The last highlight in Trinidad was the Good Friday Procession. As I found out while I was there it was easter time and well in Trinidad they really like to celebrate it. There were hundreds of people gathered in front of the main church to watch the procession, light some candles at the church and pray together. I’m in no means religion but events like this are always great to see and of course with perfect light and so many people it is always great fun to photograph. That seems to be the theme throughout my time here. Similar to when I was in South East Asia I almost never used my tripod and focused more on the people and capturing their live.

I spend about three days in Trinidad before getting on a bus again and going to Santa Clara. This bigger town right in the center of the island is mostly known for the big Che-Memorial as well es being a big student-town. Well yes the memorial is impressive and nice to see while you are there, by the way there are actually a lot of them. The big one is the most famous one and also where he is buried. It’s conveniently located on the way from the bus station to the city center. Then there is another memorial to the place where he derailed a train and thereby started the revolution and then there are many many more all over town. Well and then of course there is his picture almost everywhere in Cuba. As graffiti on the walls or on taxis but mostly on cheap merchandise. Even all around the memorials you could buy the obligatory Che-Shirt. Incredible how well the biggest anti-capitalist symbol sells. Apart from Che there was also a book-fair in town and as you should know by know I always love events while traveling as they are the best opportunities for people-photos or in that particular case coats.. Well all in all unless you are a diehard Che fan one day here is definitely enough as the town itself isn’t all that pretty.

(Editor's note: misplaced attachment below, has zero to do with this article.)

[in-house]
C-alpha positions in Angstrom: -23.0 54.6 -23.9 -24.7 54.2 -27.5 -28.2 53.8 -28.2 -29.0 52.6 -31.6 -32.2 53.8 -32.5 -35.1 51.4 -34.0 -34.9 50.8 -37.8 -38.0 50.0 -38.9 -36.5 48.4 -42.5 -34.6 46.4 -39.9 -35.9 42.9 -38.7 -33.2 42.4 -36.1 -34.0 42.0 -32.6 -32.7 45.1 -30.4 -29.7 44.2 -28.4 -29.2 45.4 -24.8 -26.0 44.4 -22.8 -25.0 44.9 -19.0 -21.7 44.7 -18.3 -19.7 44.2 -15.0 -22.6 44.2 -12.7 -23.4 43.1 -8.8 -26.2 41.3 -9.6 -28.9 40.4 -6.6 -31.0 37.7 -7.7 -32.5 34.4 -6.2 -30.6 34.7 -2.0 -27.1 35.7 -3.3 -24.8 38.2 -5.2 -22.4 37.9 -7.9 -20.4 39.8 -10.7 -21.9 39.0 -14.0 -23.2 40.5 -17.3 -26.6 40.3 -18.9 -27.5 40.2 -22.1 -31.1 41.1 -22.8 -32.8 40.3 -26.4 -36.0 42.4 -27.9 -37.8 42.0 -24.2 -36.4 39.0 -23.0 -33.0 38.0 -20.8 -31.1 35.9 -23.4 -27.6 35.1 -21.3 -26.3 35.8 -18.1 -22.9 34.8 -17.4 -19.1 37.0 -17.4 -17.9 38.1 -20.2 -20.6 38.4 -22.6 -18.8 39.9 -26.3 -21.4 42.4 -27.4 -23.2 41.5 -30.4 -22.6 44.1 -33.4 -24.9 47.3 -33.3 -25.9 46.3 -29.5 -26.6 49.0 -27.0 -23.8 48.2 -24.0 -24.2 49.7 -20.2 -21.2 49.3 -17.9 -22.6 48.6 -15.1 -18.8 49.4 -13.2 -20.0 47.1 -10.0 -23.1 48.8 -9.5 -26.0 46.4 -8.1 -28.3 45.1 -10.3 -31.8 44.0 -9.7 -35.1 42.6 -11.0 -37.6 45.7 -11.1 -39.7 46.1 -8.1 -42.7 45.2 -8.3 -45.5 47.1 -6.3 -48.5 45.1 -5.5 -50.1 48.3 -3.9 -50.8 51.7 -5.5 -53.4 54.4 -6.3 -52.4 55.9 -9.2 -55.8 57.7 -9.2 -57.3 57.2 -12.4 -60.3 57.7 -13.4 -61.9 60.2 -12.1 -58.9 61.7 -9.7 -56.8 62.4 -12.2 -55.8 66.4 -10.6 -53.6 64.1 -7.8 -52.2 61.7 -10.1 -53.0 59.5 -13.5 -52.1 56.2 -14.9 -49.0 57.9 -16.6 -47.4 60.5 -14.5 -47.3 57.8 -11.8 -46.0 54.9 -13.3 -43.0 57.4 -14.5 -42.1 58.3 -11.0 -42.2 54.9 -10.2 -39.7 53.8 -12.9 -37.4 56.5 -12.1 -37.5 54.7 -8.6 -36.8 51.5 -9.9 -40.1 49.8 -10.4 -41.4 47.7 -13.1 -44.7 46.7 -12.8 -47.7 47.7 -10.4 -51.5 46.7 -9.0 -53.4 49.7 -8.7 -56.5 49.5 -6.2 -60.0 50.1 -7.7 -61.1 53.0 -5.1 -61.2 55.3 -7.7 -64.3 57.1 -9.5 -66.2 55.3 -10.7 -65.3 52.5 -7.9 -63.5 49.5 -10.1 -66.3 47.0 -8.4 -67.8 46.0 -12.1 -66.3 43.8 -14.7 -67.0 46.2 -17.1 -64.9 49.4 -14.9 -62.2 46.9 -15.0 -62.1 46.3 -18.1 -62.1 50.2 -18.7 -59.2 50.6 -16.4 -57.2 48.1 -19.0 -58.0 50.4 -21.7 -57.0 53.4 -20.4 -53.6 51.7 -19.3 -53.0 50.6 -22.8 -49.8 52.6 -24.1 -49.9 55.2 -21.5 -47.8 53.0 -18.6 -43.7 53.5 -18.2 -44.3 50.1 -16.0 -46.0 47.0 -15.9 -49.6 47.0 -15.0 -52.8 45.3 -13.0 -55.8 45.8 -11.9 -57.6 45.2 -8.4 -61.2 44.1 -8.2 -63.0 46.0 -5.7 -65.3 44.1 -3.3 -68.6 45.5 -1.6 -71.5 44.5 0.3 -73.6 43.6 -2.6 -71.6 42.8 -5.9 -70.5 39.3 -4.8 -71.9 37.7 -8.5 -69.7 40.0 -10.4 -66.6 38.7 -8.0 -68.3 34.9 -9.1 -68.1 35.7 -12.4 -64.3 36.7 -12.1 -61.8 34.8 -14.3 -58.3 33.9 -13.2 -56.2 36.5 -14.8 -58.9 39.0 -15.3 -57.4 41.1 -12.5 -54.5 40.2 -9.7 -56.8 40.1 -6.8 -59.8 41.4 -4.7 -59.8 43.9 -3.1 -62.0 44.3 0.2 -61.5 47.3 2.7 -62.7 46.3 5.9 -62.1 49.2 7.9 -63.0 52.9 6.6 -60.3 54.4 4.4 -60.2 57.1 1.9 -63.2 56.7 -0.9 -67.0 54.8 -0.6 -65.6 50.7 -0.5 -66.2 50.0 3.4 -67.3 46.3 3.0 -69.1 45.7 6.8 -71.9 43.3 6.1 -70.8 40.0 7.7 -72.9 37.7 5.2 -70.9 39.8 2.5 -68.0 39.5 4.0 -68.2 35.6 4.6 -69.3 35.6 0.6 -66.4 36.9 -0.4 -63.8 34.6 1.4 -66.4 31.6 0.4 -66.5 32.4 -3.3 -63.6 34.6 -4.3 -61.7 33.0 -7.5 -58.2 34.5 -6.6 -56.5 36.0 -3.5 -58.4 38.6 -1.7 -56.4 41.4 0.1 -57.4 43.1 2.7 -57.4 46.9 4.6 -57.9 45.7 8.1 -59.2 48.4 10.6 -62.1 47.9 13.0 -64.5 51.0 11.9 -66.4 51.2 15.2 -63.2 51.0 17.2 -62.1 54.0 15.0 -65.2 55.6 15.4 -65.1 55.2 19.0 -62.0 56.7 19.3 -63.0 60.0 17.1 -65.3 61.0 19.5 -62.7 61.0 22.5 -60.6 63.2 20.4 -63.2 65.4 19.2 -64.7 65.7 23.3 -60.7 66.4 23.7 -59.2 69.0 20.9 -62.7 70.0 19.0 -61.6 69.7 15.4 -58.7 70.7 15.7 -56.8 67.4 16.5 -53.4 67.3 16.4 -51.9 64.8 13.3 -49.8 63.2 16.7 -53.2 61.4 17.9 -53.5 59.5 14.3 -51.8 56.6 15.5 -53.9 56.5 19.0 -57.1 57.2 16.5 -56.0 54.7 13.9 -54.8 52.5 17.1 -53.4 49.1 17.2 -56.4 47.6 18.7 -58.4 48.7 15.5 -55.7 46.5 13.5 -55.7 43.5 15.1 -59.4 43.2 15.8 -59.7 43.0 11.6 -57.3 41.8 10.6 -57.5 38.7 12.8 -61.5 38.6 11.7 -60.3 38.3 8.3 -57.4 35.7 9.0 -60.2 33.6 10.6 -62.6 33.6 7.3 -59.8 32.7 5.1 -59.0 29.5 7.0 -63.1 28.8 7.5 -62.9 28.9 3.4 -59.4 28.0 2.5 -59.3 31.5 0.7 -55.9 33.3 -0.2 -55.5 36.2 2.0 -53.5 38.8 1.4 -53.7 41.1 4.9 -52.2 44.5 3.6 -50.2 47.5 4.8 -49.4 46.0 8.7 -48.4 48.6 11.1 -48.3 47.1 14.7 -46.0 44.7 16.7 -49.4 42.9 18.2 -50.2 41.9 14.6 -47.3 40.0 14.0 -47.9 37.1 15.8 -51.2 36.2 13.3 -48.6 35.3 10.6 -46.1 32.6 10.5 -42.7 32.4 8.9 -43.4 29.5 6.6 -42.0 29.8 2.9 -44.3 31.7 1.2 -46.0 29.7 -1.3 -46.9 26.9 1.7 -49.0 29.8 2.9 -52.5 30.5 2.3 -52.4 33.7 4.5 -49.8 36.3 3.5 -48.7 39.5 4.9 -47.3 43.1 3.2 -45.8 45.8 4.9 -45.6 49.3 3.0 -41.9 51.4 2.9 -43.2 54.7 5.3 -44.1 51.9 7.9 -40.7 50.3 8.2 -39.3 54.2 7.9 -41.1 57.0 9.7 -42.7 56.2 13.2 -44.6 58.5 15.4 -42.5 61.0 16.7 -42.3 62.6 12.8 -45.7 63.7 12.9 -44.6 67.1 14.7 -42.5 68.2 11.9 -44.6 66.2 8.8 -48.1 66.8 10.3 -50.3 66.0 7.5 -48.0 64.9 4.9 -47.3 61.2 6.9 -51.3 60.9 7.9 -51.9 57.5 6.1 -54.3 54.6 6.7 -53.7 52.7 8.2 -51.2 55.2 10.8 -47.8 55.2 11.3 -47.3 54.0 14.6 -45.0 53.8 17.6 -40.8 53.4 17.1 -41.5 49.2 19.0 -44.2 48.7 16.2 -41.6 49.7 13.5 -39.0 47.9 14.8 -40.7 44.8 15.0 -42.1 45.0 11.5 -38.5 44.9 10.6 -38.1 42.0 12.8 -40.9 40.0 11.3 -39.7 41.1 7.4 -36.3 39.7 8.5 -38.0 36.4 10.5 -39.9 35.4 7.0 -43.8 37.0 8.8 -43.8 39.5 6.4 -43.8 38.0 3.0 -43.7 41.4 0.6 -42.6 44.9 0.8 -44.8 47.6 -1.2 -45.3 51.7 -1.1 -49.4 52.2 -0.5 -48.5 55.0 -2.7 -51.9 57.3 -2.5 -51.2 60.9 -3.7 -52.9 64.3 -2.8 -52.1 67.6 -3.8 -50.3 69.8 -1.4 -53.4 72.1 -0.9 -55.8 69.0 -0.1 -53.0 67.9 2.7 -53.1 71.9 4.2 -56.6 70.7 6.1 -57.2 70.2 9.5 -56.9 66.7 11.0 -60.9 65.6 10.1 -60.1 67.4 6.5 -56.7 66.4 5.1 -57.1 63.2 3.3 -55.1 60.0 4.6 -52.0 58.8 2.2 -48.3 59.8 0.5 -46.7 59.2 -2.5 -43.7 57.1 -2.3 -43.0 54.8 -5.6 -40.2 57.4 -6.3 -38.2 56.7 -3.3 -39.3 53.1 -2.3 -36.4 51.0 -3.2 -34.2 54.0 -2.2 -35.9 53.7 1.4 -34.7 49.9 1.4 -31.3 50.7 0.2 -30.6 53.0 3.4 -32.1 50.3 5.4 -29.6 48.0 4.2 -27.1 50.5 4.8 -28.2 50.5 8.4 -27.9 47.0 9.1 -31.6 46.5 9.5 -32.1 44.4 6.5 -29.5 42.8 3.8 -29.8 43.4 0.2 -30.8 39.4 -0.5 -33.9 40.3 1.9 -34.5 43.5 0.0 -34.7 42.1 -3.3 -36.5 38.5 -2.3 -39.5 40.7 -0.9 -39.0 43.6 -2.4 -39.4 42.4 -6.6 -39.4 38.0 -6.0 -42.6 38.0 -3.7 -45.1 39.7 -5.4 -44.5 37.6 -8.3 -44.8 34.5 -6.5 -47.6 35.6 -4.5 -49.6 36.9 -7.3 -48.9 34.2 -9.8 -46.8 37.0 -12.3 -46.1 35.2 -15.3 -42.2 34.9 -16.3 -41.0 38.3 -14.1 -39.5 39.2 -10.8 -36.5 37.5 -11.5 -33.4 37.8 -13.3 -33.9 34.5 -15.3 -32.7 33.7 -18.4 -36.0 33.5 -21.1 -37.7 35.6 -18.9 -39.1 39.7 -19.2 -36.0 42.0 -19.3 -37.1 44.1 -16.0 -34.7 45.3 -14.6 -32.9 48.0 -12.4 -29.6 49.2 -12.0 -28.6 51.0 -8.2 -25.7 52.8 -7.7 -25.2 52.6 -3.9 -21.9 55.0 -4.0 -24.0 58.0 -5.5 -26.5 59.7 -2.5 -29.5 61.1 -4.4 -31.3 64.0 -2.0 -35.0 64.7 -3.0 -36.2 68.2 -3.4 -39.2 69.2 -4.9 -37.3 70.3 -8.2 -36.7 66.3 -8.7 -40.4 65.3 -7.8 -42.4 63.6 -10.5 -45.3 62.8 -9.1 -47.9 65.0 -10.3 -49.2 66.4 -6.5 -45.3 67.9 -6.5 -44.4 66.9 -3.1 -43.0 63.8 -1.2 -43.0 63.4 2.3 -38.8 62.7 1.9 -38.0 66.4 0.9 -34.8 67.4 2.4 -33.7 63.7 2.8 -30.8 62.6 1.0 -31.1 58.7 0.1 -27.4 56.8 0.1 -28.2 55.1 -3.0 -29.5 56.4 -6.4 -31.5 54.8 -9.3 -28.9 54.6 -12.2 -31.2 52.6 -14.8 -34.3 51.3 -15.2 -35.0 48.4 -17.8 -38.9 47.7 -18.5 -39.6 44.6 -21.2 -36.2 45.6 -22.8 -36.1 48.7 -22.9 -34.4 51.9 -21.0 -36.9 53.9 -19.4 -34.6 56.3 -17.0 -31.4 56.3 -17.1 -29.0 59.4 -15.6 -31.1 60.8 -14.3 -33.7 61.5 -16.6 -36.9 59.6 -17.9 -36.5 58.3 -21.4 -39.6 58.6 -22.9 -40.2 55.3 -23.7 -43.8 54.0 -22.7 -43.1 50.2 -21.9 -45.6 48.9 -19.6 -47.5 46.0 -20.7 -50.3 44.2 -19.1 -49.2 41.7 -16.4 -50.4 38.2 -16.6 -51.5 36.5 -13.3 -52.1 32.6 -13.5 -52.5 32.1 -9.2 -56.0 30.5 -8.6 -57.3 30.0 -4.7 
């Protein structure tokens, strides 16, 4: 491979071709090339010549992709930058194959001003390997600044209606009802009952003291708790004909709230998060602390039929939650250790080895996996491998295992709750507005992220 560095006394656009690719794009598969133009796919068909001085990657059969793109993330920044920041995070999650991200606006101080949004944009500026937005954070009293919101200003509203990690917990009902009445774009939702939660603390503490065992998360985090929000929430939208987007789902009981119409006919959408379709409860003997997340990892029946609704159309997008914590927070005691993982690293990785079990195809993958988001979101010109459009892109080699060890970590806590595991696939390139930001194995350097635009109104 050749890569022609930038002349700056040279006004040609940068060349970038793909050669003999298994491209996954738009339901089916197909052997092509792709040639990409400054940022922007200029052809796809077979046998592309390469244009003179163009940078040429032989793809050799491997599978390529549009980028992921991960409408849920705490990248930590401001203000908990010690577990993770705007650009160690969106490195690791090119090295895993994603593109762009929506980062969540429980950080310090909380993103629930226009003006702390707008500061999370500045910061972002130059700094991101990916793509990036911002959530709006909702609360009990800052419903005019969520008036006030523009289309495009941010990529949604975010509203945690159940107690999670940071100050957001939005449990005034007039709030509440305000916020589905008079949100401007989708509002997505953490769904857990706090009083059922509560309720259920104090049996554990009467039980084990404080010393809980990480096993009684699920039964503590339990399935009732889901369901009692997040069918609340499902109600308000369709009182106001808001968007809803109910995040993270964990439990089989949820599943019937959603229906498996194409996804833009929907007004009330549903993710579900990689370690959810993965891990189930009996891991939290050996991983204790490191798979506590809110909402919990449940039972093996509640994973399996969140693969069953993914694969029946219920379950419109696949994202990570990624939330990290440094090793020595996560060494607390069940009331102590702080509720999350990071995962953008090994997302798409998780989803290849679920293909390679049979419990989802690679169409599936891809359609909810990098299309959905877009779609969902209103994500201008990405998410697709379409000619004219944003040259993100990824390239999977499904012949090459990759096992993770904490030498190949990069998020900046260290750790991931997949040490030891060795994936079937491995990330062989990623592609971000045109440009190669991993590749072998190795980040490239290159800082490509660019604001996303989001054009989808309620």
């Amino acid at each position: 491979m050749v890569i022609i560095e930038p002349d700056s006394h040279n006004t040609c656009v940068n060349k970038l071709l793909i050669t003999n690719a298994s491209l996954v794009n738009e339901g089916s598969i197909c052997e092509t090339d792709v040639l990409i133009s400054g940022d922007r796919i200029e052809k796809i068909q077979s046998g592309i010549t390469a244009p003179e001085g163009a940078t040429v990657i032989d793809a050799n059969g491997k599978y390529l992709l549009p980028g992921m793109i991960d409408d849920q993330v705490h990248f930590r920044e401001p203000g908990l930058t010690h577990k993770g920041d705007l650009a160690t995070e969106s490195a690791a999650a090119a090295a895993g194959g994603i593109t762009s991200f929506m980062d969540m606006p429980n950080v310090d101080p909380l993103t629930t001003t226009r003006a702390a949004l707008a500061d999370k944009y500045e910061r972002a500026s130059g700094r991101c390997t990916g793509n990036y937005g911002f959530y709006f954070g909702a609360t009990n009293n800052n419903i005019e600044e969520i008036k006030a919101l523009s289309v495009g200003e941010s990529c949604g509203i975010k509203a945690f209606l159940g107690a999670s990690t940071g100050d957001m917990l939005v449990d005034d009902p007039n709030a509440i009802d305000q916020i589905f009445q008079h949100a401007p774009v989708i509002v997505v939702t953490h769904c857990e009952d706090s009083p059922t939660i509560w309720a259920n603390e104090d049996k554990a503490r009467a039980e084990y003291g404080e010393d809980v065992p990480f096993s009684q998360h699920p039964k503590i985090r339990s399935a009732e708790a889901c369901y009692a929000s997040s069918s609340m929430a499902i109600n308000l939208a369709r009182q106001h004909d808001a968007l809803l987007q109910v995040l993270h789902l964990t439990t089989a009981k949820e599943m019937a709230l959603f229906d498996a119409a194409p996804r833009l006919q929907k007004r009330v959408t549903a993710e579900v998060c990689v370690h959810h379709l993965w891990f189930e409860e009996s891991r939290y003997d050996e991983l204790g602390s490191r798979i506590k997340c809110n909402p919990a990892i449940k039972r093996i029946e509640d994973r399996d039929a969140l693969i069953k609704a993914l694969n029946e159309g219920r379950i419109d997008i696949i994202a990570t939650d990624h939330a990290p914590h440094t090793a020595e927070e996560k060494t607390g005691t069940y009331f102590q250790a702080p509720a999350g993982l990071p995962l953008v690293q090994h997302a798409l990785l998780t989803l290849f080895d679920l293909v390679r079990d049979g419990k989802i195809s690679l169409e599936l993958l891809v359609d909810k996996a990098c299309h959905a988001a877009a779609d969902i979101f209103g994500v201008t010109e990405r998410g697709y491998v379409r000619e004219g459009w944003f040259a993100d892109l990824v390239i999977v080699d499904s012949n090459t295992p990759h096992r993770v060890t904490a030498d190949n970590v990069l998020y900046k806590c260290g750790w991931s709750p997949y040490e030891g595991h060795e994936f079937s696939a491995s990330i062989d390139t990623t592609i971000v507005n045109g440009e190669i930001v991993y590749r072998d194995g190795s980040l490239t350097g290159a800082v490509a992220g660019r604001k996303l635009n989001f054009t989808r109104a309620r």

But that basically concludes all of my sightseeing and it was time for some last days of holiday before going home. For that reason I went to Varadero. This peninsula in the north of the island is basically a slice of modern-day Florida exported to Cuba. There are white beaches, clear water and gigantic resort style hotels. While this isn’t usually my style after almost 200 days of constant travel I’m exhausted and just wanted to spend my last days relaxing and not having to worry about a thing. That’s what Varadero is perfect for because there isn’t much else to do. Well it did give me the opportunity to sort through my pictures and finish this post before going home and eventually having to face the responsibilities of adult-life.

So this is it: 200 Days, almost 7 months and 17 different countries has all lead to me hanging around a pool with a cocktail enjoying the Caribbean sun one last time. Once I’m home and settled in I will post some more final thoughts on my trip, what I liked, what I would have changed, the ultimate travel tips and my next plans. But until then check out some last pictures and thank you all for following me through this adventure and a special thanks to all of the people I met along the way for making this as incredible a journey as it was.